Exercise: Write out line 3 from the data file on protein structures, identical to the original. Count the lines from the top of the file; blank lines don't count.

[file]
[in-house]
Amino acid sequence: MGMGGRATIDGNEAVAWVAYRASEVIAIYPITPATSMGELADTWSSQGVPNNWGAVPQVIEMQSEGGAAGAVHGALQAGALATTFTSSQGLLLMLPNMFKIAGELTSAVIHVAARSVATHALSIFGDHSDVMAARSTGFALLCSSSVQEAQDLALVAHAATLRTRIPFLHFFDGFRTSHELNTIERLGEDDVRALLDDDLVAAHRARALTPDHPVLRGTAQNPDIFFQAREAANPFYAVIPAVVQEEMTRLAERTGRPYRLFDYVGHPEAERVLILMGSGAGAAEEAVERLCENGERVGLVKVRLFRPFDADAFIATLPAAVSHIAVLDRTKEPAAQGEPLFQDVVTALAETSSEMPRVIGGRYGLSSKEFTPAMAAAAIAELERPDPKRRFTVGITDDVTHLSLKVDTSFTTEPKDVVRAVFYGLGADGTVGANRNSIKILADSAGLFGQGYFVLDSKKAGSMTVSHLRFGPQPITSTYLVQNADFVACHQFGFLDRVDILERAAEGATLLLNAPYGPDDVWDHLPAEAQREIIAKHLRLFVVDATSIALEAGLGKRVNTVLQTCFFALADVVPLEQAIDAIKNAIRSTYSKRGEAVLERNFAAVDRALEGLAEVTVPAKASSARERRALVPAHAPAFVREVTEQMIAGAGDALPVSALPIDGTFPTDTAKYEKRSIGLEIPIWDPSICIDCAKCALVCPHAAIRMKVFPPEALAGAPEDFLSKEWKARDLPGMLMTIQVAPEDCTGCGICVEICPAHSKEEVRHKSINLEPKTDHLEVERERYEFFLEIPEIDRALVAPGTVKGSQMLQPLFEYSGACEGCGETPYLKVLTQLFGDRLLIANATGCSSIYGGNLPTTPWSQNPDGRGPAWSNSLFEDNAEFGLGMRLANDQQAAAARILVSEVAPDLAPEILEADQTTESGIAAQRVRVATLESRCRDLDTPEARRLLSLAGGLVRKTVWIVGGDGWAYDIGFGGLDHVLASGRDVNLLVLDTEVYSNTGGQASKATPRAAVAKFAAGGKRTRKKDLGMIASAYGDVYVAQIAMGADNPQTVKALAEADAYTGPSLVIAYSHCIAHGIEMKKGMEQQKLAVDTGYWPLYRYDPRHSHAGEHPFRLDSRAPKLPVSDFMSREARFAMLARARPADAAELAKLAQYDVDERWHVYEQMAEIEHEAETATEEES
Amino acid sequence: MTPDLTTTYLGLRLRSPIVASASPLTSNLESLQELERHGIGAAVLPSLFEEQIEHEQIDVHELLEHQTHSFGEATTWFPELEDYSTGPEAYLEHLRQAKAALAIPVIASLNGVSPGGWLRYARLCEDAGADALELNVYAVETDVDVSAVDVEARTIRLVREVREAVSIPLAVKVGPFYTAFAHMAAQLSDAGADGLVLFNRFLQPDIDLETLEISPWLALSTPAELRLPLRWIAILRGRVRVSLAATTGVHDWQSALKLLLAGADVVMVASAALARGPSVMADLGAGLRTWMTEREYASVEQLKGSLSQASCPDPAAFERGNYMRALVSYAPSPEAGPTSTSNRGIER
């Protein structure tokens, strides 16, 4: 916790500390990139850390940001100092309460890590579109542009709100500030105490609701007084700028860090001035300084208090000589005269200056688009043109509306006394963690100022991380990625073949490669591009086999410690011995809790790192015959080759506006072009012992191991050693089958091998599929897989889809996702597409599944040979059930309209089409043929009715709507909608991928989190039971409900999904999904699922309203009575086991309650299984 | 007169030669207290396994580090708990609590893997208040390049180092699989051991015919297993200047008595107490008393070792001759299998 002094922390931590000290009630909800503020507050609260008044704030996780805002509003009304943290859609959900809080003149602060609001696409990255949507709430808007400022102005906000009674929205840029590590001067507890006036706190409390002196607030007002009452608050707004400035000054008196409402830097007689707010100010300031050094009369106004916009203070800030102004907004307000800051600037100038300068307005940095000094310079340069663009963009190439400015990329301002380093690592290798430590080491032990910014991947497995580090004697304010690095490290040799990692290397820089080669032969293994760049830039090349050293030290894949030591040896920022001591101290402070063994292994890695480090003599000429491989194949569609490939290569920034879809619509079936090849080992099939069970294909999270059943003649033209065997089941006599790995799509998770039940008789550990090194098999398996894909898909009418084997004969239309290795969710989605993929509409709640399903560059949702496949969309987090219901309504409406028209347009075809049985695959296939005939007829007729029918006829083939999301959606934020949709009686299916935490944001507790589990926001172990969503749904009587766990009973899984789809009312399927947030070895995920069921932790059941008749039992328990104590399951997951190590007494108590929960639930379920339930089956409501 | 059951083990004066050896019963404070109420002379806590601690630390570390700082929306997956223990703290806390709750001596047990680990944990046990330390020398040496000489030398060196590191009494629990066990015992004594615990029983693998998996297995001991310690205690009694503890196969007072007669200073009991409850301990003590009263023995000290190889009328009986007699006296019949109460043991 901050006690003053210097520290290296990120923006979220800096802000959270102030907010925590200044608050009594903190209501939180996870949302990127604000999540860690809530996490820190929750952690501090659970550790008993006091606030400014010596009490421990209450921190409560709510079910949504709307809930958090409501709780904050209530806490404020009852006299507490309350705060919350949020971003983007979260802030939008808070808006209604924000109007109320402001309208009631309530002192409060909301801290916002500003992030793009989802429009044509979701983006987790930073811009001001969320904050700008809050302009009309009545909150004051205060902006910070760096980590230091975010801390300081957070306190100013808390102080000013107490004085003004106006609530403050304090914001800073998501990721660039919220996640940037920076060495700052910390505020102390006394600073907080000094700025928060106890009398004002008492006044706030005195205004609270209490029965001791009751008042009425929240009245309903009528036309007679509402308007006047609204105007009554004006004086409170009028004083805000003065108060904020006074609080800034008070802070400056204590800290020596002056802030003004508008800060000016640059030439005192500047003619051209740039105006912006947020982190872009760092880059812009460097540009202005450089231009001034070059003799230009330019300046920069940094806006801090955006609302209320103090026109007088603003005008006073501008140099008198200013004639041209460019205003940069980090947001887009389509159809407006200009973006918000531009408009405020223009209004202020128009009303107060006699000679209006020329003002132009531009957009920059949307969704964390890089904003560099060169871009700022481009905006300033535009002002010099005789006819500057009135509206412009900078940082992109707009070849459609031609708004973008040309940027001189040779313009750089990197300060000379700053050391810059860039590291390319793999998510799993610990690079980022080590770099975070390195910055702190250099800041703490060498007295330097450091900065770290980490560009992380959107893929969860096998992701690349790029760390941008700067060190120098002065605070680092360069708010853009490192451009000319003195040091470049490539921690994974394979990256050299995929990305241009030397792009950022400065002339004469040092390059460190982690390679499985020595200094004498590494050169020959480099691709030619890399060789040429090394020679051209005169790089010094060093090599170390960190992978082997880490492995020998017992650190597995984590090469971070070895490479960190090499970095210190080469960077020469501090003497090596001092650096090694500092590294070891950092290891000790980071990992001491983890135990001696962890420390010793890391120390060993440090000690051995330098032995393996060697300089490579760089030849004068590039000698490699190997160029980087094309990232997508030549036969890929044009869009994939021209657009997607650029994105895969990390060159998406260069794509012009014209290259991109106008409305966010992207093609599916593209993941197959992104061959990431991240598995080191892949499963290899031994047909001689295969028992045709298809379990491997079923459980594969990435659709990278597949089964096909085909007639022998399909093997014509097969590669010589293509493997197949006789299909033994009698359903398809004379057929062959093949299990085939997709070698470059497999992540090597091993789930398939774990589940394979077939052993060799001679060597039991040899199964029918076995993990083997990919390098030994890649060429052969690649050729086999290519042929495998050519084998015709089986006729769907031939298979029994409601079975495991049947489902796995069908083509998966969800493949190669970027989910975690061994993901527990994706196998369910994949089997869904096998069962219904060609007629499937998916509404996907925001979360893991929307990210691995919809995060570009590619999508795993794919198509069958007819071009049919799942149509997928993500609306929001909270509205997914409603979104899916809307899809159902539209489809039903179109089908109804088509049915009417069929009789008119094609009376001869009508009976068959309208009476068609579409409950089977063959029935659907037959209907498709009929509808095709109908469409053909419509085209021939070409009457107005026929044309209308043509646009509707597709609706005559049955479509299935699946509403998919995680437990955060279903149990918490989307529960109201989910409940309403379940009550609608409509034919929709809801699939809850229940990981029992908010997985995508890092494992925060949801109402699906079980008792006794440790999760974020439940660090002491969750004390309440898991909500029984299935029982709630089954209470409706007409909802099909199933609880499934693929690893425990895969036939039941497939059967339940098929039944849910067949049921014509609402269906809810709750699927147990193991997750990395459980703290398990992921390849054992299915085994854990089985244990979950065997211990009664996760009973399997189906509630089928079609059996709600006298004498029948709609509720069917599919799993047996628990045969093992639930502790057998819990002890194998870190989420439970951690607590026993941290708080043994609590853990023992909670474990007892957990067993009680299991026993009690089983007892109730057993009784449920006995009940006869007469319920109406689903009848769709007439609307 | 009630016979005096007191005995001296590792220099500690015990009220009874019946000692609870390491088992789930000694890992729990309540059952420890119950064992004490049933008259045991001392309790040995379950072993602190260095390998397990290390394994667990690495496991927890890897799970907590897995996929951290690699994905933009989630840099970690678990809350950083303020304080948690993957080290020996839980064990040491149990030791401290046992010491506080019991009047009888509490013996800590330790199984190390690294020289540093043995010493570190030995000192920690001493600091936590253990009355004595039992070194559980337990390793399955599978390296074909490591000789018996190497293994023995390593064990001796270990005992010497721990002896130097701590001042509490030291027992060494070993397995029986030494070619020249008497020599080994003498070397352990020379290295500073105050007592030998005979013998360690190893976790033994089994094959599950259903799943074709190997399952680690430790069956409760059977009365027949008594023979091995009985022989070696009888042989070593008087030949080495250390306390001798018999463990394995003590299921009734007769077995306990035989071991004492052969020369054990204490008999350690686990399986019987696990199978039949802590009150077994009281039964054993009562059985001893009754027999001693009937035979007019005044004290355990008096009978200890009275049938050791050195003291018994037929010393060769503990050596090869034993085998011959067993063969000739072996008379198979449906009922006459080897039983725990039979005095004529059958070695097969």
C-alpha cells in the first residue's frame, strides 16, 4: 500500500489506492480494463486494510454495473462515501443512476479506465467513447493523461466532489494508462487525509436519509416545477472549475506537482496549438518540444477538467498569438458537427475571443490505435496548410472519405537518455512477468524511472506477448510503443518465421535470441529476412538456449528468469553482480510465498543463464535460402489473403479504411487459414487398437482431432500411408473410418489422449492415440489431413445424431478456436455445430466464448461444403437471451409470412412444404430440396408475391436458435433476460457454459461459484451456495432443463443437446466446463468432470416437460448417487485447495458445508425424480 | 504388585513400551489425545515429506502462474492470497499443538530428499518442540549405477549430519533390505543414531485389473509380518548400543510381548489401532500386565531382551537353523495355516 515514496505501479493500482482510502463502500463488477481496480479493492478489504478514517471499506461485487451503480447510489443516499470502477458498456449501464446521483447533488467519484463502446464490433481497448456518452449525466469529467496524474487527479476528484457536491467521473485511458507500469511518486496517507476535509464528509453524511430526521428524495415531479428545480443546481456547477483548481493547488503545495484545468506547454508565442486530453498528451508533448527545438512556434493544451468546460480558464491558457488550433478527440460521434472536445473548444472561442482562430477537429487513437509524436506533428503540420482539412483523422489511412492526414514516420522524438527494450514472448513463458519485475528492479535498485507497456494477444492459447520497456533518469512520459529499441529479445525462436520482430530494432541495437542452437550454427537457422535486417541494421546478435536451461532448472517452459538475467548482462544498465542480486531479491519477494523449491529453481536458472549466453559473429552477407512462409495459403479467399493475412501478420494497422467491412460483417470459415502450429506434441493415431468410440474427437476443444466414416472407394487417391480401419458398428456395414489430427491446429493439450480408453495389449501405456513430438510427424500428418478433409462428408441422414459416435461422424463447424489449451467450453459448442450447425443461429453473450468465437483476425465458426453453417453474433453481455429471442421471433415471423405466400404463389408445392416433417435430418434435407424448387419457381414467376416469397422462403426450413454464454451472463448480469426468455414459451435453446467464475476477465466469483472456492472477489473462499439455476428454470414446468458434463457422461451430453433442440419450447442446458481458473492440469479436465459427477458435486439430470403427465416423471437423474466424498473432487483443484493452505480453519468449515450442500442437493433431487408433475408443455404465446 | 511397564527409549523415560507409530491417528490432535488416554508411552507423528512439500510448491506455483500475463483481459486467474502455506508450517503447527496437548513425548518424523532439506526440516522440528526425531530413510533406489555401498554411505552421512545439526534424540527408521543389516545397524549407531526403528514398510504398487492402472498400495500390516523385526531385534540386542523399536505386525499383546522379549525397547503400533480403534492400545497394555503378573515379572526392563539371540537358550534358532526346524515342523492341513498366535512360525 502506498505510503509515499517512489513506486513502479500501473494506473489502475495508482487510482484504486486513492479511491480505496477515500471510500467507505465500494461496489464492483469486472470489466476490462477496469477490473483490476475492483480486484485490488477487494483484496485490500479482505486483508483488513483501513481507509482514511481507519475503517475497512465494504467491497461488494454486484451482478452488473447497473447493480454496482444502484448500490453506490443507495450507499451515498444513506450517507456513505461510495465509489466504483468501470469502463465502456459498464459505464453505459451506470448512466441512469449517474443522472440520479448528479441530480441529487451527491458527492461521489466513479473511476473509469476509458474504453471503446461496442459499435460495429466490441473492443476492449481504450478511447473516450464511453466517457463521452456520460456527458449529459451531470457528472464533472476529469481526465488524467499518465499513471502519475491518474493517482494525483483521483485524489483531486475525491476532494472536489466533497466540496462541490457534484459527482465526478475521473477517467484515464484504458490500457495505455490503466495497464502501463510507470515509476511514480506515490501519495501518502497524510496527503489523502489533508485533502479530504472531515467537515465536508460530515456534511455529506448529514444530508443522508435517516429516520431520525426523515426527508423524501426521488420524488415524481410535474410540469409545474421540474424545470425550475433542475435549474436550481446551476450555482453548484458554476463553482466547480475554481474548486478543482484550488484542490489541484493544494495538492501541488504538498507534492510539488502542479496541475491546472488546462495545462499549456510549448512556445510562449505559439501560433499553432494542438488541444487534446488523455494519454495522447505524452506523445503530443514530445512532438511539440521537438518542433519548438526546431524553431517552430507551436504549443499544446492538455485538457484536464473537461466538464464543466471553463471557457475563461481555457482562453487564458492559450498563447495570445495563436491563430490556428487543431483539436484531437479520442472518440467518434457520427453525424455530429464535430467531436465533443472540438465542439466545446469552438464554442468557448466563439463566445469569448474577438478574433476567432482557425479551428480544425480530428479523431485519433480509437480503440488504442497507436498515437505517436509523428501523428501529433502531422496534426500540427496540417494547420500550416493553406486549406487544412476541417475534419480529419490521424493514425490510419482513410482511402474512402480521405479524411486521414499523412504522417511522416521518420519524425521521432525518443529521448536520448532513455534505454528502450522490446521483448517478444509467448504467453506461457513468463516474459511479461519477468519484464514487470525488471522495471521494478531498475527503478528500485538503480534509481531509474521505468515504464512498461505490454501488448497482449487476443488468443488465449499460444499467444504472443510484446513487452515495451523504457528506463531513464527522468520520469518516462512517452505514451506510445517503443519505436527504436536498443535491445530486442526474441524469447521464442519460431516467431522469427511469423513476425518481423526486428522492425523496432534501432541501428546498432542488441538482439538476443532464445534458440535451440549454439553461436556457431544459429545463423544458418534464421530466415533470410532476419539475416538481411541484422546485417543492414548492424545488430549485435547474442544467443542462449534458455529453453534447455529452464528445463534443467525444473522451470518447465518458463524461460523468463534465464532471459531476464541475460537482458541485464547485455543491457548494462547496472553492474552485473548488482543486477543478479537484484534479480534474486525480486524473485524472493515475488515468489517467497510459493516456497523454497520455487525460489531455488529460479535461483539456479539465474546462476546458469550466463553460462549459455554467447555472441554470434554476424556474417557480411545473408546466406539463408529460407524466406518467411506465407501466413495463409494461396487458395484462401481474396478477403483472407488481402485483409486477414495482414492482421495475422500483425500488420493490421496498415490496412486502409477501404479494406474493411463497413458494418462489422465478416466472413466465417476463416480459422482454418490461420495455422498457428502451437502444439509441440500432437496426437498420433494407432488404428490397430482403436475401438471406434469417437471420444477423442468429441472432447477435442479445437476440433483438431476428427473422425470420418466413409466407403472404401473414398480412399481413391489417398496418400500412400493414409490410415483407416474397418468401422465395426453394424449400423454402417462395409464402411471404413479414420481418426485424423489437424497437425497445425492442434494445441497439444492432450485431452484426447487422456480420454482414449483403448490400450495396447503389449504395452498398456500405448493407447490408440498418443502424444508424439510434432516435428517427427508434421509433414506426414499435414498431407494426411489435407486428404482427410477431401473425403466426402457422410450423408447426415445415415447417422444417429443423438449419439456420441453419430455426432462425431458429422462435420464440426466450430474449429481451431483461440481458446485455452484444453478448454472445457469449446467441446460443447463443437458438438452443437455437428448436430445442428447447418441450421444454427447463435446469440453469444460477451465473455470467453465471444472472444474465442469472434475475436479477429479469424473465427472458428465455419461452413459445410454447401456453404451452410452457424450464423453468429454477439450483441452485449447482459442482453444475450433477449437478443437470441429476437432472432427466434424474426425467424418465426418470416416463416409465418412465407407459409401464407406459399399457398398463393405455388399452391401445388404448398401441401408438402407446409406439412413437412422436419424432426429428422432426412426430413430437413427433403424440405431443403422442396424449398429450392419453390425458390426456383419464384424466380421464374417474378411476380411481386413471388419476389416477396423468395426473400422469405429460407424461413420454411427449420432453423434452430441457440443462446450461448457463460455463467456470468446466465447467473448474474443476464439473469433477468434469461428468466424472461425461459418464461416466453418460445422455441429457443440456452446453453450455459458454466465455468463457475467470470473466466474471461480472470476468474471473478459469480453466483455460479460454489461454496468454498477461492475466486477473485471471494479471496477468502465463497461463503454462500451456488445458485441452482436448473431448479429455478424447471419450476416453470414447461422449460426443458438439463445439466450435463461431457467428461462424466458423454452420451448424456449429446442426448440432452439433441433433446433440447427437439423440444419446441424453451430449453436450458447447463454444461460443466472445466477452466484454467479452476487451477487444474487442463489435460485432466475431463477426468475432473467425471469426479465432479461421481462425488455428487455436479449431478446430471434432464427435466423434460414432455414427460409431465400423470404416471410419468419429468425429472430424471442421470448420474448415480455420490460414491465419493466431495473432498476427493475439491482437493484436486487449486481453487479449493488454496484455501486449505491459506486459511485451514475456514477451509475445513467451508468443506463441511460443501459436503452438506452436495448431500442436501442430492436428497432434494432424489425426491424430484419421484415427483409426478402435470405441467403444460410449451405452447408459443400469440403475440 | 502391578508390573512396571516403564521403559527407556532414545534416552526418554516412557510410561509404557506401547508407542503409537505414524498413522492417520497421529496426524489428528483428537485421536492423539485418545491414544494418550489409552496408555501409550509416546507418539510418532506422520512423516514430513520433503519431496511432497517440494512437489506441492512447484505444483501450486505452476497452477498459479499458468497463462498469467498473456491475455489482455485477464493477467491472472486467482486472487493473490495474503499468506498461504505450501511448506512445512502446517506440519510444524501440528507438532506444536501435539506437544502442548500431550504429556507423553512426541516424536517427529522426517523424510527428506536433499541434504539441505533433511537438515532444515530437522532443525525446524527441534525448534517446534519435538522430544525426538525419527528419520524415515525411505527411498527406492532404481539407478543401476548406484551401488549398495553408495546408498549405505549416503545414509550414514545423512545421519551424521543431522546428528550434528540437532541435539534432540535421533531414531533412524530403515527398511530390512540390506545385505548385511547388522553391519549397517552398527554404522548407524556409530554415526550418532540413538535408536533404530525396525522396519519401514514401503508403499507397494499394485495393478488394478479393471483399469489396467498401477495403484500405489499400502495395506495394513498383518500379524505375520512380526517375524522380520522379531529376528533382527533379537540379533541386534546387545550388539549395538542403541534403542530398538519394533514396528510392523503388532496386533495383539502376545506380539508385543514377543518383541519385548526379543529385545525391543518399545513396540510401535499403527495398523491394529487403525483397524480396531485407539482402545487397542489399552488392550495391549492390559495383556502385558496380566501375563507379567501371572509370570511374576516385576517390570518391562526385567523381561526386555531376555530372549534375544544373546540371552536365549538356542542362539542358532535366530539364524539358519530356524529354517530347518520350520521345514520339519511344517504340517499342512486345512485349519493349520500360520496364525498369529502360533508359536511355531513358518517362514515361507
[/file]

Amino acid sequence: MTPDLTTTYLGLRLRSPIVASASPLTSNLESLQELERHGIGAAVLPSLFEEQIEHEQIDVHELLEHQTHSFGEATTWFPELEDYSTGPEAYLEHLRQAKAALAIPVIASLNGVSPGGWLRYARLCEDAGADALELNVYAVETDVDVSAVDVEARTIRLVREVREAVSIPLAVKVGPFYTAFAHMAAQLSDAGADGLVLFNRFLQPDIDLETLEISPWLALSTPAELRLPLRWIAILRGRVRVSLAATTGVHDWQSALKLLLAGADVVMVASAALARGPSVMADLGAGLRTWMTEREYASVEQLKGSLSQASCPDPAAFERGNYMRALVSYAPSPEAGPTSTSNRGIER